Judges must abide by the restrictions of Canon 4A(1)-(6) of the Florida Code of Judicial Conduct when conducting all quasi-judicial activities. Canon 4B encourages judges to engage in quasi-judicial activities to improve the administration of justice. The proposed letter appears to be an effort by the judges to encourage attorneys to provide pro bono services. The comments to Canon 4B recognize that encouraging pro bono legal services is an appropriate activity that relates to the improvement of the administration of justice and state that a judge may engage in a variety of listed activities to encourage attorneys to provide pro bono representation. While the commentary’s list is not all inclusive, it does not mention sending a letter of appreciation to pro bono attorneys regarding specific case service. In Florida Judicial Ethics Advisory Committee Opinion 10-31, we approved a chief judge sending a letter to all attorneys in the relevant circuit, addressed to “Members of the Bar,” encouraging them to provide pro bono services by participating in the Florida Bar’s “One Campaign.” Because the letter in Opinion 10-31 was a general solicitation of all lawyers in the circuit, there was no reason to see it as impacting the court’s impartiality. Because the judges here would only send the letters to pro bono family law GALs, the judges should take appropriate steps to ensure that their independence and impartiality are not undermined. When a judge in New York proposed sending similar thank-you letters, the inquiring judge noted that letters of appreciation would be sent to lawyers who had already provided pro bono representation but the letters would not be signed by the judge presiding over the specific case. N.Y. ACJE Op. 09-68. The New York State Advisory Committee on Judicial Ethics approved the request, while instructing the judge to refrain from any discussion of any aspect of the case.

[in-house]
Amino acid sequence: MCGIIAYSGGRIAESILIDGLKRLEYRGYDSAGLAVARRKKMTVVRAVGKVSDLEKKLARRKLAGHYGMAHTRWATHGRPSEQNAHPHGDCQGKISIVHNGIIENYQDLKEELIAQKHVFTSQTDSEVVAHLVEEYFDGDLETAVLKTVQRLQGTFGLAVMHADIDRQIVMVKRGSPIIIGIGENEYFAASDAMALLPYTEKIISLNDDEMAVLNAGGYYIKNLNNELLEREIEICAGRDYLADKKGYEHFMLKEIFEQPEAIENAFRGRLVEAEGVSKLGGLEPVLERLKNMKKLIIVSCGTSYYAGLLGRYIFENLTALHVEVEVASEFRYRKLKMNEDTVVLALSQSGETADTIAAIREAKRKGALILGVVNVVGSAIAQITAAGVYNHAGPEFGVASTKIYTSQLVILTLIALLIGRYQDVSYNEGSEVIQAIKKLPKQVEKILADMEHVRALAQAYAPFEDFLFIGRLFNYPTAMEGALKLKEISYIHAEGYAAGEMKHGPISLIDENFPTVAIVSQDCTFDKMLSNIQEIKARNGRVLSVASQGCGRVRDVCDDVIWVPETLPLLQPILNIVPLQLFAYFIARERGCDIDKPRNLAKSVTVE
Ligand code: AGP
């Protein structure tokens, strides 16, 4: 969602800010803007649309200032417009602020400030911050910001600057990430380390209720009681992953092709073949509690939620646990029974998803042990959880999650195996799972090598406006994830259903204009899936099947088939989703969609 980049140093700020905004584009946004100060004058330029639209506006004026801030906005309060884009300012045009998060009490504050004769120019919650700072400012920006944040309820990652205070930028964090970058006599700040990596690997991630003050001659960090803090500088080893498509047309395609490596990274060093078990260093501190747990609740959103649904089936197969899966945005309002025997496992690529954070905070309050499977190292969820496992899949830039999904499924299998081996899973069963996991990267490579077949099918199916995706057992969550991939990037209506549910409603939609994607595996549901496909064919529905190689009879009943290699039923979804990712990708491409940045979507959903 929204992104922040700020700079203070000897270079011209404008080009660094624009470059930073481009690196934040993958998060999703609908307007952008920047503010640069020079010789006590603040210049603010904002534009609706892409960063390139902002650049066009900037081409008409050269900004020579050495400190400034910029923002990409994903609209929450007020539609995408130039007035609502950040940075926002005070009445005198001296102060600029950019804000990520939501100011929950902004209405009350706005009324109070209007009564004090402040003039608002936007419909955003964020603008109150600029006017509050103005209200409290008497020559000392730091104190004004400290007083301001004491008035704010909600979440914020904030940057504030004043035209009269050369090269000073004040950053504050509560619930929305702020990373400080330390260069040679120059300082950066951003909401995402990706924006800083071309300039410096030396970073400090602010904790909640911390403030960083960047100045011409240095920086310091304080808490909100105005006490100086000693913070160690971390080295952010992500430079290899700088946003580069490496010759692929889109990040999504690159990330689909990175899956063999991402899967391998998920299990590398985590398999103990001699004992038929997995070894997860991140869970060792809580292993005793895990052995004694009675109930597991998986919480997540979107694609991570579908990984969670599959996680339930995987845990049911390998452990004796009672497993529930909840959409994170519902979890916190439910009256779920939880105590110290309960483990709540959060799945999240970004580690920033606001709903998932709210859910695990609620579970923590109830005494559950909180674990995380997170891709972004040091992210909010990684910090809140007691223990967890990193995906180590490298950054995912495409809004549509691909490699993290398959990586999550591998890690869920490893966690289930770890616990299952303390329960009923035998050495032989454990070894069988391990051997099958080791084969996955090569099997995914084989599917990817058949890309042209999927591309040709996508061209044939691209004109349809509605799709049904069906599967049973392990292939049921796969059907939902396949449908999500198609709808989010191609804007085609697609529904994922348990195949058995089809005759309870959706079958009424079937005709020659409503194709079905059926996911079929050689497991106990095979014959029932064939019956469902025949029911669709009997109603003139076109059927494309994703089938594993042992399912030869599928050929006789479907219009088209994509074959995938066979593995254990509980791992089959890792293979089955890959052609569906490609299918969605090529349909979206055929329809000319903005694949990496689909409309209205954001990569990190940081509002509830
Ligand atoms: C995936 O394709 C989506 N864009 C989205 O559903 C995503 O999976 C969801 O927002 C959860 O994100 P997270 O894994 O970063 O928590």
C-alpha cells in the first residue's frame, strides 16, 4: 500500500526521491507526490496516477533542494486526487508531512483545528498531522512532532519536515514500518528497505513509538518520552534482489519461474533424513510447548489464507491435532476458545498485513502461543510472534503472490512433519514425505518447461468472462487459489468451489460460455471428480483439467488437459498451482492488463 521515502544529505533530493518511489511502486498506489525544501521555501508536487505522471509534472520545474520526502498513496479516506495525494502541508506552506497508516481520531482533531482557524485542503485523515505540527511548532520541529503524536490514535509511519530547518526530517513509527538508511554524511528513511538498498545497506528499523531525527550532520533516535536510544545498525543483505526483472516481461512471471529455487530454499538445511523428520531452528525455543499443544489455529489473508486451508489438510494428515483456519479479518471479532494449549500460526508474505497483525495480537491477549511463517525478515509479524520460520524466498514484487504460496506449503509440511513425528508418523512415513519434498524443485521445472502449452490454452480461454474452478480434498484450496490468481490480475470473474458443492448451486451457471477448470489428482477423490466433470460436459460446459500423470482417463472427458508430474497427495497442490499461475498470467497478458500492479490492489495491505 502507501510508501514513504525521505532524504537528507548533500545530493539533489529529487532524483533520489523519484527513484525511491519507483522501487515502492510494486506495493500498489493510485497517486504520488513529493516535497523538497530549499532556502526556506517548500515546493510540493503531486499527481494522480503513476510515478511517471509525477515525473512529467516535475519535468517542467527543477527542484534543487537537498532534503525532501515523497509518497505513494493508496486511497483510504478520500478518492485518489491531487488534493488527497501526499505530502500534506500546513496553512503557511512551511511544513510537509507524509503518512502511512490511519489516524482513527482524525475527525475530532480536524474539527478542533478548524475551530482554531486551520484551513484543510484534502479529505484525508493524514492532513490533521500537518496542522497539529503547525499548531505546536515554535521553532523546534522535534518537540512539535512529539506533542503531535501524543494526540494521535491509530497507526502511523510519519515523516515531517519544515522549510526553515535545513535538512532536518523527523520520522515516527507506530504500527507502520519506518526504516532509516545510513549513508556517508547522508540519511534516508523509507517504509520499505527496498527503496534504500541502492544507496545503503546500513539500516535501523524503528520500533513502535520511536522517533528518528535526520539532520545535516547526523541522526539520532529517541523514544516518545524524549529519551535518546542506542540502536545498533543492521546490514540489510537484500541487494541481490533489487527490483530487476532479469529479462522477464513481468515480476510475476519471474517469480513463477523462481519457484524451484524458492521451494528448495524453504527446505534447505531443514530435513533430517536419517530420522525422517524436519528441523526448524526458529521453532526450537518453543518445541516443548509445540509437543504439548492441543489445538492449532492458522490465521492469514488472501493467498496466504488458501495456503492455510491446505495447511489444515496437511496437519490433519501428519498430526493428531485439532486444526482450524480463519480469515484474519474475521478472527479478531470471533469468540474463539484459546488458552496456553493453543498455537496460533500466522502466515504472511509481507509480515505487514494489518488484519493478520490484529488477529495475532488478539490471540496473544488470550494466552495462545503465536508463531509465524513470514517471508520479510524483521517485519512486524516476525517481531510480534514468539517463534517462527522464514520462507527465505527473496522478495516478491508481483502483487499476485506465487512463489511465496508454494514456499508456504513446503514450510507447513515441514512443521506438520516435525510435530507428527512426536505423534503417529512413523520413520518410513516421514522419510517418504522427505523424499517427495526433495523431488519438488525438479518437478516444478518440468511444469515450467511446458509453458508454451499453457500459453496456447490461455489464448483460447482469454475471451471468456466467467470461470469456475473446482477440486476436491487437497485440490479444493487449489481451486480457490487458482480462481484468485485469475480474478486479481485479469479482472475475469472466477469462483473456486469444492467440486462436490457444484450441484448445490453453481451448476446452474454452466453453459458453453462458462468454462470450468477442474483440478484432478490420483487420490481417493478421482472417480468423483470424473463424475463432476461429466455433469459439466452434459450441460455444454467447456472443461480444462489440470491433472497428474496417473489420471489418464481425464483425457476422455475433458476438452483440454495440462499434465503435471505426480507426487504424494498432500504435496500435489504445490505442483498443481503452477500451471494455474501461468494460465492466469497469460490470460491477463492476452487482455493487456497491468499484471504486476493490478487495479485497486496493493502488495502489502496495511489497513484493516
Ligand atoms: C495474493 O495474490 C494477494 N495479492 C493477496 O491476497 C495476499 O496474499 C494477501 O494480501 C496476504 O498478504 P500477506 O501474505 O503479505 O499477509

We conclude that a generic letter of appreciation may be sent to attorneys who have already provided pro bono GAL services as long as the case is concluded and the letter is not signed by any judge who presided over the case for which services were provided. The letter should be general in nature, must avoid any discussion of case-specific matters, and must not contain any comments which undermine the judge’s independence or impartiality. However, because of concerns discussed regarding Issue 2, sending a letter may not be the most appropriate way to recognize and thank the pro bono family law GALs.